Publishers' Auxiliary/April 2011
The 2010 elections are in the rearview mirror. The newly elected lawmakers have settled into their routines, and newsrooms are focusing on the news of the day. For most editors and reporters, the next cycle of elections is likely not within sight and therefore out of mind.
The question for newsrooms: Should elections take a permanent back seat until the next filing period opens?
Presidential politics underscore that the process of electing individuals – especially the high-profile and high-ranking offices – is a neverending cycle. From my vantage point in Minnesota, that’s eminently clear with the recent announcement that former Gov. Tim Pawlenty has formed an exploratory committee for the U.S. presidency. Another Minnesota politician, U.S. Rep. Michelle Bachmann, is making national headlines with her leadership in the Tea Party and talk of a presidential bid in 2012.
The national headlines, though causing many to bemoan the 24/7/365 election cycle, is an excellent reminder that election coverage cannot simply be turned on and turned off. Continuing coverage, if thoughtfully planned and carried out, goes a long way toward holding elected officials accountable. It also can enrich your coverage of local public affairs.
It’s routine for political commentators to rate the president after the first 100 days in office. Why not use the benchmark to check in with local elected officials and, in concert, with the respective governing bodies?
A variety of angles can be pursued. For example:
* Candidates emerge victorious on a platform of what they represent and what they promise to accomplish. That often provides the basis for why they are challenged in the next election – whether it’s two, four or six years later. Prepare periodic scorecards of how the lawmakers are performing, especially holding them accountable for their campaign pledges.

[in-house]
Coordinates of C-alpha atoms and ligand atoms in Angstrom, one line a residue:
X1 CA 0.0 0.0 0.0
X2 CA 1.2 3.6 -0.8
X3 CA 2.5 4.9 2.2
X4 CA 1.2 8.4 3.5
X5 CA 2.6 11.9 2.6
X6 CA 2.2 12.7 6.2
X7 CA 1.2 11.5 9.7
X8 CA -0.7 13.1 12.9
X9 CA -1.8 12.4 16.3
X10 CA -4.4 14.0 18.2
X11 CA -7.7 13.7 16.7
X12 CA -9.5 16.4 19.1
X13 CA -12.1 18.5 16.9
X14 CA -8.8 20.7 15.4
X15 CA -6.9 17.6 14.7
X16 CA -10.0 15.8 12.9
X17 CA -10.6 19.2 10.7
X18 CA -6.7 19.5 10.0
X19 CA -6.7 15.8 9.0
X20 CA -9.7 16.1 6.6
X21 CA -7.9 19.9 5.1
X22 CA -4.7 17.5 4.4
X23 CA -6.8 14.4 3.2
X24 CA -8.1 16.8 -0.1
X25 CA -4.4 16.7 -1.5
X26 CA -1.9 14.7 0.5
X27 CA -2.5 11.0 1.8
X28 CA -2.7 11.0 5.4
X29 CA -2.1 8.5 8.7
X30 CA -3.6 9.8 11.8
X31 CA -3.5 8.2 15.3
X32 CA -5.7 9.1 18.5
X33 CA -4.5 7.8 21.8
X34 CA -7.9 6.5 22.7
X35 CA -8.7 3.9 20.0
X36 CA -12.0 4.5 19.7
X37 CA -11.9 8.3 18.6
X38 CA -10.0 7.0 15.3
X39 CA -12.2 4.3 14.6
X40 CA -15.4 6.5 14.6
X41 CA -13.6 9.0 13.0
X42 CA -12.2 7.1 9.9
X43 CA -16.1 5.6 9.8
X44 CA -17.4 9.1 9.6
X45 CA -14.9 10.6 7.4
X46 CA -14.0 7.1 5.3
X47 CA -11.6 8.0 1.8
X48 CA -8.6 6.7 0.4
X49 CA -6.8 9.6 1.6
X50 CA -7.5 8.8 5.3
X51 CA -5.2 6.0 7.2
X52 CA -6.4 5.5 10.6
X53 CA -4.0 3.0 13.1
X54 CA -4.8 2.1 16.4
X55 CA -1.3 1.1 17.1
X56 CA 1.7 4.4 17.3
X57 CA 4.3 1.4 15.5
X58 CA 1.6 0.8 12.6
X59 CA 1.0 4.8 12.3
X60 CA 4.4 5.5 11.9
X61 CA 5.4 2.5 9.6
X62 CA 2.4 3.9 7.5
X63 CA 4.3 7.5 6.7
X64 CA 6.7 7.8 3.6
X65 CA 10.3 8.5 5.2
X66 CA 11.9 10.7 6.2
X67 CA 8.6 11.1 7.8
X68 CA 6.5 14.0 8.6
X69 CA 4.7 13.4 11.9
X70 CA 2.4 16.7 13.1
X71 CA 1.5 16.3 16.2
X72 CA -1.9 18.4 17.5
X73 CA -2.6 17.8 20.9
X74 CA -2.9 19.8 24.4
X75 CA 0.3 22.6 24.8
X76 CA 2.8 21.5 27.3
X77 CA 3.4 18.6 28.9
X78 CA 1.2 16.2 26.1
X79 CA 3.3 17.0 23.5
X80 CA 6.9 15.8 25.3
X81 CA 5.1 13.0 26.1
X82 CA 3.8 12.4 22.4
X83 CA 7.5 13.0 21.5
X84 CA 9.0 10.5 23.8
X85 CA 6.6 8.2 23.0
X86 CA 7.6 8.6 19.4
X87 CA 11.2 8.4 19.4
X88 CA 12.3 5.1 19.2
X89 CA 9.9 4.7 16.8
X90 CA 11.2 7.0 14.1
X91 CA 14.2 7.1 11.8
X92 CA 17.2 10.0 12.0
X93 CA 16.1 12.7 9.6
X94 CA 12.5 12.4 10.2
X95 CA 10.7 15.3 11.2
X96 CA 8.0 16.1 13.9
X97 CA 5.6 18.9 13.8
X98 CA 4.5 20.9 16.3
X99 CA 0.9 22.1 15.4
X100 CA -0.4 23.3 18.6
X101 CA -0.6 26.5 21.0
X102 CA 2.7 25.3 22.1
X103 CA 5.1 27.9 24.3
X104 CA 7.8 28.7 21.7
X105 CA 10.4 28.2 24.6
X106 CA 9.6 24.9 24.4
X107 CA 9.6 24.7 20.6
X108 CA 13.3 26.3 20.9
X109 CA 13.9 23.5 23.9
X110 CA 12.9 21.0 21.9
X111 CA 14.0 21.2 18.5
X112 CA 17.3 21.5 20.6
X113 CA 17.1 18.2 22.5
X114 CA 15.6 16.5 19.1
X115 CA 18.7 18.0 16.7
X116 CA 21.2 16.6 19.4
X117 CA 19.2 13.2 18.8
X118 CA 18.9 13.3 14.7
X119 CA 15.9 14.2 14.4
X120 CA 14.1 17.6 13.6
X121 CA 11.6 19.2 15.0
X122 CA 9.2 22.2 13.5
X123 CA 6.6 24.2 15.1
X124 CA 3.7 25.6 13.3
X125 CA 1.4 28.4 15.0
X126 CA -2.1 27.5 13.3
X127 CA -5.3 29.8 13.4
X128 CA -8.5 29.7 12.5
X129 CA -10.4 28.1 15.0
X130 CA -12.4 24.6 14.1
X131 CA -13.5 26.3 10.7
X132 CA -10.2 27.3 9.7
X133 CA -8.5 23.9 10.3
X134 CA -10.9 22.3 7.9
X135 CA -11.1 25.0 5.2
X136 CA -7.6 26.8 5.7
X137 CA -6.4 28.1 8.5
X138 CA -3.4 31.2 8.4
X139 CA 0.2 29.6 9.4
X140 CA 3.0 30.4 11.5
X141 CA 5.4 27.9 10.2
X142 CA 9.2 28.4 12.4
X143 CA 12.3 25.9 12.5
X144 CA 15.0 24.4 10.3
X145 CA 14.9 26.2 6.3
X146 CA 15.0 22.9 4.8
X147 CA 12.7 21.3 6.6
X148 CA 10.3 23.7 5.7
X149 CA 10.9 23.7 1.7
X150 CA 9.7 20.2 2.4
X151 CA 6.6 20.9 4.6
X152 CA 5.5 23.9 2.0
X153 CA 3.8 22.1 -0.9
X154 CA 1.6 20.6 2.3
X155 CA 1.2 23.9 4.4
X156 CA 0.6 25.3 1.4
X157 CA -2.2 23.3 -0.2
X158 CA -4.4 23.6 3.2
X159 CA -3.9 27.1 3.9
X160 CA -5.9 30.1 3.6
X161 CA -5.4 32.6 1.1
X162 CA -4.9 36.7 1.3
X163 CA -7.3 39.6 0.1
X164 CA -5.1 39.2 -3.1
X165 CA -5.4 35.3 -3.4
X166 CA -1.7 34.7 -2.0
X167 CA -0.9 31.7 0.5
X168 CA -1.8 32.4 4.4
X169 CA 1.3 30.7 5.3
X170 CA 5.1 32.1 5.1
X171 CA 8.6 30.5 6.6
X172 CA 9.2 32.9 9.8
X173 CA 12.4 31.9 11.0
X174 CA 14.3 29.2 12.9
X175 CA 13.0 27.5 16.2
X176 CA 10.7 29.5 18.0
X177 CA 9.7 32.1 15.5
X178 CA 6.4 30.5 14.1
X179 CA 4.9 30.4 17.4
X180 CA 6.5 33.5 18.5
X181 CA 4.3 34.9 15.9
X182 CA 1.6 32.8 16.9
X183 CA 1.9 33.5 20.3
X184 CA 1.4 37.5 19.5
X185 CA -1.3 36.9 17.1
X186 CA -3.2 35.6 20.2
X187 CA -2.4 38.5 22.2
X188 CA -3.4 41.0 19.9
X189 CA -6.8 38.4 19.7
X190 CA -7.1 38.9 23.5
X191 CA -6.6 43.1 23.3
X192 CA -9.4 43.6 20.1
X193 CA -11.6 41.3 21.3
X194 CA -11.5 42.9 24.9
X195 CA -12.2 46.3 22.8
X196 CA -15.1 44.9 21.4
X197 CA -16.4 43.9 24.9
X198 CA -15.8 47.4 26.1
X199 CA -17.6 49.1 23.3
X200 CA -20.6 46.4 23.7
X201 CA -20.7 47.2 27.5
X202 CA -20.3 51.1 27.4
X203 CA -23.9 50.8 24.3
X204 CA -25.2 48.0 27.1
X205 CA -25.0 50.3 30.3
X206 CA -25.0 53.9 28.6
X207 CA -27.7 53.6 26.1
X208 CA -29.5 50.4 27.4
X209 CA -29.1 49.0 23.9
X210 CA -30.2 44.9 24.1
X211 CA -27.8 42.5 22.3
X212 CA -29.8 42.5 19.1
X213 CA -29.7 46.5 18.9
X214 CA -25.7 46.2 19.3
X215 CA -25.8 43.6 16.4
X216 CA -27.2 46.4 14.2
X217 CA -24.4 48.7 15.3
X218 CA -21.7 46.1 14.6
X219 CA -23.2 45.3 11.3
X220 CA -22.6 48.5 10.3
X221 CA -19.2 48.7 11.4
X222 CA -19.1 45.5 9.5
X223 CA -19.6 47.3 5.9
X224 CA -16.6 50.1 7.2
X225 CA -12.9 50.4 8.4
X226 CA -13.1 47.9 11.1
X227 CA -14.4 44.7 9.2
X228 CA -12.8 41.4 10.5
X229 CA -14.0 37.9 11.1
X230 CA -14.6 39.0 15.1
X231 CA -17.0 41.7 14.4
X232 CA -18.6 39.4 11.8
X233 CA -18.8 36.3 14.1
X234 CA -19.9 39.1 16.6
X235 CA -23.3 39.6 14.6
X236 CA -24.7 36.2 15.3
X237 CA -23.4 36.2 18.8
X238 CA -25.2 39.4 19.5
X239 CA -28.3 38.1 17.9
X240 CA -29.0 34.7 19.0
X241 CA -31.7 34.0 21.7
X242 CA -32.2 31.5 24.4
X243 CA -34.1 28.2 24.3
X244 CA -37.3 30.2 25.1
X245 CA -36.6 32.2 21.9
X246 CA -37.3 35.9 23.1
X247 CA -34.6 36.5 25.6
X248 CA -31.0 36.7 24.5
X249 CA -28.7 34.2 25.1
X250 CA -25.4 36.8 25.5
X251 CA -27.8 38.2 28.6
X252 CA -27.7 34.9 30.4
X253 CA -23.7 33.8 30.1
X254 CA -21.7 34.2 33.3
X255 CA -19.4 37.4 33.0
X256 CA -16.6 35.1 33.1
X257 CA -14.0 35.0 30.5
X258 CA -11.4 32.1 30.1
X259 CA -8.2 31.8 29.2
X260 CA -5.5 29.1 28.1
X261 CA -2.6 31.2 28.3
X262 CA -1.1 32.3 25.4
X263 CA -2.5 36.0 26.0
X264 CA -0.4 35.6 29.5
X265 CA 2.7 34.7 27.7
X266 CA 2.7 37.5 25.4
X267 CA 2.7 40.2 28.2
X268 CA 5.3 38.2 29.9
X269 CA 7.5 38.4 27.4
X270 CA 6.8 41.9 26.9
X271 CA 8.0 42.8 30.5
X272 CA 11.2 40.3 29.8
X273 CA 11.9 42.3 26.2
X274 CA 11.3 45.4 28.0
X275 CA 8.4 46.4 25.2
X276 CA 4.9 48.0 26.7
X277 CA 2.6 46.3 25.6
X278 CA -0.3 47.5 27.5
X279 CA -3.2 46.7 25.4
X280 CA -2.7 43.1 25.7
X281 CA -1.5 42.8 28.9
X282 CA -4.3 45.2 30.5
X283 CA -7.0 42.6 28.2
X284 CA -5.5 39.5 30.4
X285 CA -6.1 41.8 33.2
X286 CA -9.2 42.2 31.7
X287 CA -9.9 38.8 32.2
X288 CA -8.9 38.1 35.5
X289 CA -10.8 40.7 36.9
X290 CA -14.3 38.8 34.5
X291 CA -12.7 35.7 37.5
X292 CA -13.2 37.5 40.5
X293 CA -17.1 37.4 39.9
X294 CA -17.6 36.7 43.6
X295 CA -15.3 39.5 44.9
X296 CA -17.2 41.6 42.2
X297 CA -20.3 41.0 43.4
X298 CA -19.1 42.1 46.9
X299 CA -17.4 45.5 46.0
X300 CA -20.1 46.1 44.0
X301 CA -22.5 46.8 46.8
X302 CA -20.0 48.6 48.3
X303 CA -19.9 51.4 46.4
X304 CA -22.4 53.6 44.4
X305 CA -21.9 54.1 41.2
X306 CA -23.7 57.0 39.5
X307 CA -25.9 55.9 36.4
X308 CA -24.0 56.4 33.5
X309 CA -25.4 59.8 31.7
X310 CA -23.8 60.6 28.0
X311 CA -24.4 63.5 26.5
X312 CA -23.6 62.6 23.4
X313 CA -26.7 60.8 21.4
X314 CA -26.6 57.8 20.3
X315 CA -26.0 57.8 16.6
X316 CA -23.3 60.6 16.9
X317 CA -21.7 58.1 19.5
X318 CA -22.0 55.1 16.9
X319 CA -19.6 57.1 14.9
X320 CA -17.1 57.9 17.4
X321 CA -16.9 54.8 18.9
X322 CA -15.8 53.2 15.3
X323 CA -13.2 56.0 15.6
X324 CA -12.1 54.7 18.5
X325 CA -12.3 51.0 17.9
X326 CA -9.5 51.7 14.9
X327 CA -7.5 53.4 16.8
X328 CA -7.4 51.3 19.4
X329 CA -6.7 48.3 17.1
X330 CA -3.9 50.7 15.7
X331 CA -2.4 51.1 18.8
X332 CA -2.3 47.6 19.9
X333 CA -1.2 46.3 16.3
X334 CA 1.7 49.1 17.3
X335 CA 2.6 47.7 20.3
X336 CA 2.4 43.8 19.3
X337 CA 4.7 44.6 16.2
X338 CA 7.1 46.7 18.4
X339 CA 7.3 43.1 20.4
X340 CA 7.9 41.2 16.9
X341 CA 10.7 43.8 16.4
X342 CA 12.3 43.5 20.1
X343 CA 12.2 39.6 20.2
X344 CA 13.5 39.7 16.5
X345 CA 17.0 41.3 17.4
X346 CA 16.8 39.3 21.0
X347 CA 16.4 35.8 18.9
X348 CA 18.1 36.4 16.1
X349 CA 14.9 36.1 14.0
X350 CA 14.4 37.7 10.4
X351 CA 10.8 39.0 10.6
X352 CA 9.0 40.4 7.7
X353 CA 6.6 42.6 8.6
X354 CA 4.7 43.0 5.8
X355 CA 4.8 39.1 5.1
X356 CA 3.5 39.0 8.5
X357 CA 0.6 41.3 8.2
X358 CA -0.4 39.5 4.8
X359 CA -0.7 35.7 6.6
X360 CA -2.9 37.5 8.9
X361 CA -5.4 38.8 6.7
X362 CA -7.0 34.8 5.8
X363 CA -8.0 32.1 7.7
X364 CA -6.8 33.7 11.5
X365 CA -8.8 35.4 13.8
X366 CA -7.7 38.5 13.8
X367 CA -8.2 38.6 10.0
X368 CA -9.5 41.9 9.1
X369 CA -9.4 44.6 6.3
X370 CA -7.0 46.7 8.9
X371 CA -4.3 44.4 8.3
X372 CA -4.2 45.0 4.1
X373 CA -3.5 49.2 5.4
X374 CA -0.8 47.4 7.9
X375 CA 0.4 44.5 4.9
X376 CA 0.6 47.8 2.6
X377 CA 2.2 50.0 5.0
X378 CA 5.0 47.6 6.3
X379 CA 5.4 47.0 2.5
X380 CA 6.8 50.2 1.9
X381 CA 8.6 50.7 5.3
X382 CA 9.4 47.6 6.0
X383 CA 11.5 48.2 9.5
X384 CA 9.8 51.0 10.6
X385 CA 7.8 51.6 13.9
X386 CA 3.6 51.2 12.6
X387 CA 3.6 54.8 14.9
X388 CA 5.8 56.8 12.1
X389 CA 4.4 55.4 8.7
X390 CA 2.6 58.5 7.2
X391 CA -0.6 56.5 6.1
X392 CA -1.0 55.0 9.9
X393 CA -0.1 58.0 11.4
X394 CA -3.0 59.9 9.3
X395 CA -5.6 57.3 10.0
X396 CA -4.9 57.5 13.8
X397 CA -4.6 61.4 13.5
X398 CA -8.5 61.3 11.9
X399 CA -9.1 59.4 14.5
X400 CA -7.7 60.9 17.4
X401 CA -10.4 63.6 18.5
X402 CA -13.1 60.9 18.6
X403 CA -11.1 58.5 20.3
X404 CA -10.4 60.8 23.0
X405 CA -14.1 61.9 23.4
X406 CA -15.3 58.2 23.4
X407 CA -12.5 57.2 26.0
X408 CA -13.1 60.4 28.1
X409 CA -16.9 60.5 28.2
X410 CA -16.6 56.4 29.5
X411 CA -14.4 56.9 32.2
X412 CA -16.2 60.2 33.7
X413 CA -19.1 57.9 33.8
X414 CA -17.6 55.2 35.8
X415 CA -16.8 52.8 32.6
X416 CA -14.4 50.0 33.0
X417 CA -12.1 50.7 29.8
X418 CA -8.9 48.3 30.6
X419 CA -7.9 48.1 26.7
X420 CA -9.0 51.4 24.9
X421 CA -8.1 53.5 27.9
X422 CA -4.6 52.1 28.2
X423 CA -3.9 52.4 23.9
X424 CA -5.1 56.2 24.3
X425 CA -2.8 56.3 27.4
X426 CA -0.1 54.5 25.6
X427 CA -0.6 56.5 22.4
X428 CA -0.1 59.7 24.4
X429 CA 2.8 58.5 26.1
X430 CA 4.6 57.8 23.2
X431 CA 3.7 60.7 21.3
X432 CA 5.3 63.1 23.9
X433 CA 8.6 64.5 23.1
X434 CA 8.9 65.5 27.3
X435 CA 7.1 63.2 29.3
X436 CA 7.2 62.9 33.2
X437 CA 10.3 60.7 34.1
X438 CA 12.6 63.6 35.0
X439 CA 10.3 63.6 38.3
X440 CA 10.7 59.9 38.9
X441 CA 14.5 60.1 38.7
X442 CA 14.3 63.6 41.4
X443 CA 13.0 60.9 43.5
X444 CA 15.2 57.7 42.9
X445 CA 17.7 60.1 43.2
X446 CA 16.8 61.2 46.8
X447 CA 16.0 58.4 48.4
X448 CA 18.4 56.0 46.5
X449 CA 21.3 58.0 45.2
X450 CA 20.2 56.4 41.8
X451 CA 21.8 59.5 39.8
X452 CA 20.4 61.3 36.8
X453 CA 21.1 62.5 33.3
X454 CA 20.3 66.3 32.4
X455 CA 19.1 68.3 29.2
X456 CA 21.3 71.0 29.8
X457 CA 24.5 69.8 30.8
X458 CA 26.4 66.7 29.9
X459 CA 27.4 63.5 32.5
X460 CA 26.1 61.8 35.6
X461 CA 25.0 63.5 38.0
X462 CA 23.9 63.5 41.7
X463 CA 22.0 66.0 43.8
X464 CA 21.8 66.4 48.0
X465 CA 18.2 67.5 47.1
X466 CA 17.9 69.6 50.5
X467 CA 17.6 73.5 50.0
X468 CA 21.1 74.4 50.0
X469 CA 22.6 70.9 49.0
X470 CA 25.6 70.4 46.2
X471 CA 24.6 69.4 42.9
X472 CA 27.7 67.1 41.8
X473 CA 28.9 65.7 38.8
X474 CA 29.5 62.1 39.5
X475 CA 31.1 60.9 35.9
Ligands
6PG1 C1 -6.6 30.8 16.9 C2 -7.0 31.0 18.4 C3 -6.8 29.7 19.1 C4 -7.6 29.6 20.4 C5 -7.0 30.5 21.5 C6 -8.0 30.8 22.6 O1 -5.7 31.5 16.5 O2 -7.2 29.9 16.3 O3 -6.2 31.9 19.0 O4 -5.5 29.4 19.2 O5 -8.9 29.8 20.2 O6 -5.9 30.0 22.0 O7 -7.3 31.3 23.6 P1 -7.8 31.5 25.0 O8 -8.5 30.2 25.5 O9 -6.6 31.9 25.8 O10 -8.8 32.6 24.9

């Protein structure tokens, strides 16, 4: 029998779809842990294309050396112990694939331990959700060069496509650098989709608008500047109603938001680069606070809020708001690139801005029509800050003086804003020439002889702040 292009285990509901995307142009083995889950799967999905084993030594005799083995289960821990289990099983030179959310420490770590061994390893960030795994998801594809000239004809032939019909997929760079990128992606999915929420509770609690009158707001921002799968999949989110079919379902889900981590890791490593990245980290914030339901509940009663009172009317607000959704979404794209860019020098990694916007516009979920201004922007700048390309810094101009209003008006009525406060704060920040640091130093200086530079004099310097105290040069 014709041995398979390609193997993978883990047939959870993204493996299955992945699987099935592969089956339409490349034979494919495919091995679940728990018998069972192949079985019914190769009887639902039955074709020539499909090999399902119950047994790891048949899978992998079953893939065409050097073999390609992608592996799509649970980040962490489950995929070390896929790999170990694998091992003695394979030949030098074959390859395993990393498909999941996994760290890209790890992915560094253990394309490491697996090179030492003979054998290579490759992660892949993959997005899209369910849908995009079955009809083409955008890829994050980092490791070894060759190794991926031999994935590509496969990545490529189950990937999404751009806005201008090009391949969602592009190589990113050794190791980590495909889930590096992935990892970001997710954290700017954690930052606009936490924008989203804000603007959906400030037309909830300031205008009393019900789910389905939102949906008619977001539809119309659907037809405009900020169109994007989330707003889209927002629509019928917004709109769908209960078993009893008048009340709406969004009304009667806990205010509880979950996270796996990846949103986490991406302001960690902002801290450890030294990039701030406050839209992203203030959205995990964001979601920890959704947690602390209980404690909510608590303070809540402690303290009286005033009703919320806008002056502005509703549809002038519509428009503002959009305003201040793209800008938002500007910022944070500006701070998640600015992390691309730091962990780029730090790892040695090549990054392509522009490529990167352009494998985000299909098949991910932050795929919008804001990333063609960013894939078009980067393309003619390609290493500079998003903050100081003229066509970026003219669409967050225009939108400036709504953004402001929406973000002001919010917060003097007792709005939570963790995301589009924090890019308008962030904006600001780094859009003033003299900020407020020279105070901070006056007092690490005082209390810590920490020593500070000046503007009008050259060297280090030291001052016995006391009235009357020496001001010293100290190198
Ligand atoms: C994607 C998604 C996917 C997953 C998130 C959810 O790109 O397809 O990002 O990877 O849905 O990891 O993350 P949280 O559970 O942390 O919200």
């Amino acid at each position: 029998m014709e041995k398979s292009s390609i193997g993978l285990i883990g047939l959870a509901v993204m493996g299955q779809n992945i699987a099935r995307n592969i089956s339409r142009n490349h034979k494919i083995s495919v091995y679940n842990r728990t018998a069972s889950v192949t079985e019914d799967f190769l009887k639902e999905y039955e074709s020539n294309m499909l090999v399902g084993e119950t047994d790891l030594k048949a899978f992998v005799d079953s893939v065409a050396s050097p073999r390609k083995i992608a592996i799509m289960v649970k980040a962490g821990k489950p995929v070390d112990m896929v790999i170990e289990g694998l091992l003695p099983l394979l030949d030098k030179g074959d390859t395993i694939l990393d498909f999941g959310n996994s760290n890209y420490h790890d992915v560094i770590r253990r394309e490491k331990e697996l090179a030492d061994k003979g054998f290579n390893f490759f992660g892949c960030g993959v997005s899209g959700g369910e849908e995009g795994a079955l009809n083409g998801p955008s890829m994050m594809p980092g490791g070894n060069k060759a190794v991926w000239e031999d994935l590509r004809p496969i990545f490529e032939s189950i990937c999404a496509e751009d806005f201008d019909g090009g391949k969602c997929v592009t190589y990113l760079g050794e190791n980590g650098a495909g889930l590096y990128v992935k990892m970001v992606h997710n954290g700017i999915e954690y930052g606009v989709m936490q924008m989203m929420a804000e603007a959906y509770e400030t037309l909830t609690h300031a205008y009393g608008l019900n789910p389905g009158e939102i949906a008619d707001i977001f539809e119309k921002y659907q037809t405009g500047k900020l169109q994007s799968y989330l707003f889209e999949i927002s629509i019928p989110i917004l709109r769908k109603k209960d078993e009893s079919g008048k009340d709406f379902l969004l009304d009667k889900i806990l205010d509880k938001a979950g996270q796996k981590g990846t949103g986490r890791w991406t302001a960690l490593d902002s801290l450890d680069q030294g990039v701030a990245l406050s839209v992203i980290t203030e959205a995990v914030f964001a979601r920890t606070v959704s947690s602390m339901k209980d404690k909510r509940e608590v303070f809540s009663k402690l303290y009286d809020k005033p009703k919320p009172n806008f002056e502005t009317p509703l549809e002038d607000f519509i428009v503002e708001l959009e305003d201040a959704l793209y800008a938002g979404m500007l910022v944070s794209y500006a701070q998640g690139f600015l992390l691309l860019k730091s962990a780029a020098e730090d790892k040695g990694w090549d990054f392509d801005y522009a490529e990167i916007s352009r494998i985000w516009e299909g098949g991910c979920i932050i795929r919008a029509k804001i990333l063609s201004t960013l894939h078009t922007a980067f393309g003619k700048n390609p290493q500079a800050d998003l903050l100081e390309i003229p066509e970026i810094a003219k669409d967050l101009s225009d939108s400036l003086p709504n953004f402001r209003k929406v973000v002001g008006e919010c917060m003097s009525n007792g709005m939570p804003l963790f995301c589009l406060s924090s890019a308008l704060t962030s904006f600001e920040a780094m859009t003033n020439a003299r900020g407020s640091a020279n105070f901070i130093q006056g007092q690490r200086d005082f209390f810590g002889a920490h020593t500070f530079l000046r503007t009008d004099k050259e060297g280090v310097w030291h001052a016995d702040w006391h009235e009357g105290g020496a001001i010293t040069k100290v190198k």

* A new year often is accompanied by a new agenda – “state of the state” speeches by the mayor, or county board chair, or school board president, whether they are new or continuing in their leadership positions. Detail their objectives and track their progress, periodically generating stories and, where appropriate, editorial commentary.
* Elections can produce new voting blocs and, as a result, a change in the dynamics of governmental bodies. That may be easily noticeable when individuals run on a party label. It’s less evident where office-holders are not elected on a partisan basis. Reporters who regularly cover these bodies are in excellent position to analyze the changes and preview what might be in store for citizens during the short term and long term.
Elections are challenging as well as chaotic for newsrooms, and understandably so. Substantive coverage is exhausting as reporters also strive to keep abreast of the everyday news that crosses their desks. As a result, many election stories may focus an individual’s ability to campaign rather than an ability to govern.
That’s why election coverage should not shut down when the polls close. Election editions should close the books on one election cycle and provide the springboard for the next cycle. It’s a worthwhile exercise for staffs to review the election edition periodically and refresh themselves about what the voters said and what the victors promised.
Many candidates mostly receive a free pass on answering the tough policy questions as press releases are exchanged during the churn of election campaigns. Reporters have a better opportunity to follow and analyze actions once the winners have been seated and the dynamics of the governing bodies take shape. These stories will hold lawmakers and governing bodies accountable and will provide meaningful coverage for your readers.